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Sabotage Suspected in Nord Stream 1 and 2 Leaks

The leaks in Nord Stream 1 and Nord Stream 2 pipelines have intensified the already pressured European energy markets.

Johanna Englundh 27 September, 2022 | 1:05PM
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Nord Stream

Earlier this week, the offshore natural gas pipelines Nord Stream 1 and Nord Stream 2 (both located in the Baltic Sea) reported several leaks. For this to be an accident is seen as unlikely, intensifying the already pressured situation in Europe's energy markets.

The energy crisis continues to have a firm grip on Europe,  which questions  Russia's reliability as a natural gas supplier to the continent. At the end of August, there was concern that the shutdown of Nord Stream 1, as a result of the annual maintenance work, would become permanent. Since then,  European countries have tried to find solutions to avoid a situation where there is a complete stop of Russian natural gas supplies.

But now, a new concern has appeared.

Did Someone Sabotage Nord Stream 1 and Nord Stream 2?

On Monday afternoon, after a sudden drop in pressure in the pipeline, a leak was discovered on the Nord Stream 2. The pipeline is drawn from Russia to the northern coast of Germany. Leakage has also been noted on the older Nord Stream 1.

This means that there are holes in the lines and gas is seeping into the Baltic Sea, stated a spokesperson for Nord Stream. The German government views the incident with suspicion and speculates that someone has sabotaged the pipes in a targeted attack by submarine or attack divers, according to the newspaper Tagesspiegel.

"We cannot imagine a scenario that does not involve a targeted attack. Everything points against it being a coincidence," a source familiar with the work of the federal authorities told the newspaper.

Niklas Rossbach, security policy analyst at Swedish FOI, told evening newspaper Expressen that so far, he can only speculate about what happened, but that he finds it mysterious with so many leaks in such a short period. Possible causes range from technical errors to lack of maintenance, as well as sabotage.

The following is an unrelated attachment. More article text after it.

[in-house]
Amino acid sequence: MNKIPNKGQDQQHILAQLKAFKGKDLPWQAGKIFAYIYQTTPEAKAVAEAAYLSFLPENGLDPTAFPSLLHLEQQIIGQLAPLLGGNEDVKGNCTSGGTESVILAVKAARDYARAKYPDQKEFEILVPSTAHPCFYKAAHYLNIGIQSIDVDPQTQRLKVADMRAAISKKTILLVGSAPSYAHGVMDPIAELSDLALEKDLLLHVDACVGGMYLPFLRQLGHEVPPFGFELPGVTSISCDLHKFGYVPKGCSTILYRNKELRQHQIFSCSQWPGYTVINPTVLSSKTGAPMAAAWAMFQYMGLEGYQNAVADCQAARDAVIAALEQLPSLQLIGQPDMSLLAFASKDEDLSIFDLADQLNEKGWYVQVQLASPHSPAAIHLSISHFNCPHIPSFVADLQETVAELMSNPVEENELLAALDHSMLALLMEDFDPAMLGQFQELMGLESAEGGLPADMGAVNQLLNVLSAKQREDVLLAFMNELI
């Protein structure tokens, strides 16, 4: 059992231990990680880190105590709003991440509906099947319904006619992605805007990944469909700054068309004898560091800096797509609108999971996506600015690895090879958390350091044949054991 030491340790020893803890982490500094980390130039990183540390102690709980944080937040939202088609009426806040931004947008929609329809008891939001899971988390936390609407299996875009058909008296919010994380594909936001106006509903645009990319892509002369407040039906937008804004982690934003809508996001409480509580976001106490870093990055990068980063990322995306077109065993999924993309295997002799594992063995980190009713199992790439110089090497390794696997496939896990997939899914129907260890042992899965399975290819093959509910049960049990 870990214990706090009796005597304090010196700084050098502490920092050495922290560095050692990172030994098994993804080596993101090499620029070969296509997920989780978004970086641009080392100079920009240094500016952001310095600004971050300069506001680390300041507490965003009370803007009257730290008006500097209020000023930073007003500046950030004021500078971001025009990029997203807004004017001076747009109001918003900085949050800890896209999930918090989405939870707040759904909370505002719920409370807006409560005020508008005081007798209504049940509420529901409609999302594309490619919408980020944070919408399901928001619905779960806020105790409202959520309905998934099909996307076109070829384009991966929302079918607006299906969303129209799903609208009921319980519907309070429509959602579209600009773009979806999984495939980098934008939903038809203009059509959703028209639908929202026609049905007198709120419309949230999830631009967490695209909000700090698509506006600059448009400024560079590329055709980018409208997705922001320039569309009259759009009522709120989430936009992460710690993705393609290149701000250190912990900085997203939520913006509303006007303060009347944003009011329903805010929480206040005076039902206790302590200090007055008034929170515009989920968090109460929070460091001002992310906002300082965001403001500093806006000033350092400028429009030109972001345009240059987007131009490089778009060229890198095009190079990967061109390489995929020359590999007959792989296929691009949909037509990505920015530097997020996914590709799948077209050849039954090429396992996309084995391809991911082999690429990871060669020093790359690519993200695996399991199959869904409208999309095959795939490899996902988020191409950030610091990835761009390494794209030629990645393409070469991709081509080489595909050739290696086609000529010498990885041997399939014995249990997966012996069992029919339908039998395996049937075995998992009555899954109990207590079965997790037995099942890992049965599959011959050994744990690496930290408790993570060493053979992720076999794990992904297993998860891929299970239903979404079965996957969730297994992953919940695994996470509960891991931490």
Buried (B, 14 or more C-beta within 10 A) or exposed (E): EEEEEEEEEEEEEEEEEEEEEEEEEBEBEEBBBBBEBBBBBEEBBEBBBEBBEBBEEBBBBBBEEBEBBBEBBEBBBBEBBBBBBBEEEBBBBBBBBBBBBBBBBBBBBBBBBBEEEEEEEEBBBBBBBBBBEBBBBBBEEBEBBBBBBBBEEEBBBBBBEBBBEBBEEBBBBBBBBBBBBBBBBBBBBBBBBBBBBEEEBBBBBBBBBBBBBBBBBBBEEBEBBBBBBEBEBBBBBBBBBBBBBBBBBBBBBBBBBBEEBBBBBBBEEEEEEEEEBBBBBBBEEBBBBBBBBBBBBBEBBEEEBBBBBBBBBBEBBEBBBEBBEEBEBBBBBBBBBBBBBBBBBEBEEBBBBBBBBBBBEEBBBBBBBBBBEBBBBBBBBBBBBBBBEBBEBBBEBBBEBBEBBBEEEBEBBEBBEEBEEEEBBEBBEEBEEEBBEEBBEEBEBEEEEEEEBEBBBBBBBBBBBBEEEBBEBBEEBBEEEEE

"Germany has gone the furthest to say that it's intentional rather than accidental. It is hard to know how official these statements are, but Germany does not tend to blow up suspicions or have far-fetched theories without having something to rely on. The Germans are a little more restrained about the security policy situation, generally more cautious than, for example, the British", he reasons.

Neither Nord Stream nor the German authorities have issued any official comment about the cause of the leaks, other than that it is being investigated.

Explosions Recorded Near the Leaks

Measuring stations in both Sweden and Denmark registered strong underwater explosions in the same area as the gas leaks. The first explosion was registered shortly after 2am on Monday night and the second took place shortly after 7pm on Monday evening.

"There is no doubt that these are explosions," Björn Lund, lecturer in seismology at the Swedish National Seismic Network told SVT.

The Baltic Sea is Bubbling

The Danish defence published the first pictures of the gas bubbles outside Bornholm at one of Nord Stream's gas leaks on Tuesday afternoon, illustrating a bubbling sea (pictured below). The largest leak has caused surface disturbance of over 1 kilometre in diameter, while the smallest forms a circle of just over 200 meters.

Bubbling Baltic Sea

Gas Expected to Leak for Days

It is unclear exactly how much, but extensive amounts of gas are believed to have escaped. Nord Stream 2 alone, which has never been put into use, is estimated to contain 300 million cubic meters of stagnant gas. Gas leaking from the Nord Stream 2 pipeline will continue for several days and perhaps even a week, the Danish energy authority says.

As a result, "no-go zones" have been established as ships may lose buoyancy if they enter the area, and there may be a risk of leaked gas igniting over the water and in the air. But there is no risk associated with the leak outside the exclusion zone.

The leak would only affect the environment in the area where the gas plume in the water column is located and the escaping greenhouse gas methane would have a harmful climate impact.

Gas Price Reactions Only Psychological

Dutch and British gas prices rose on Tuesday morning as news that the Nord Stream gas pipeline had suffered damage, raising concerns over the security of the bloc’s energy infrastructure, and making a swift resumption in flows through the pipeline even less likely.

The price increase is likely a psychological effect more than anything, according to Christian Kopfer, commodity analyst at Handelsbanken.

“There is a lot of uncertainty about what has happened and why, and therefore people are worried about the rest of the gas supply to Europe”, Kopfer said to TT.

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About Author

Johanna Englundh  is an editor for Morningstar in Sweden.

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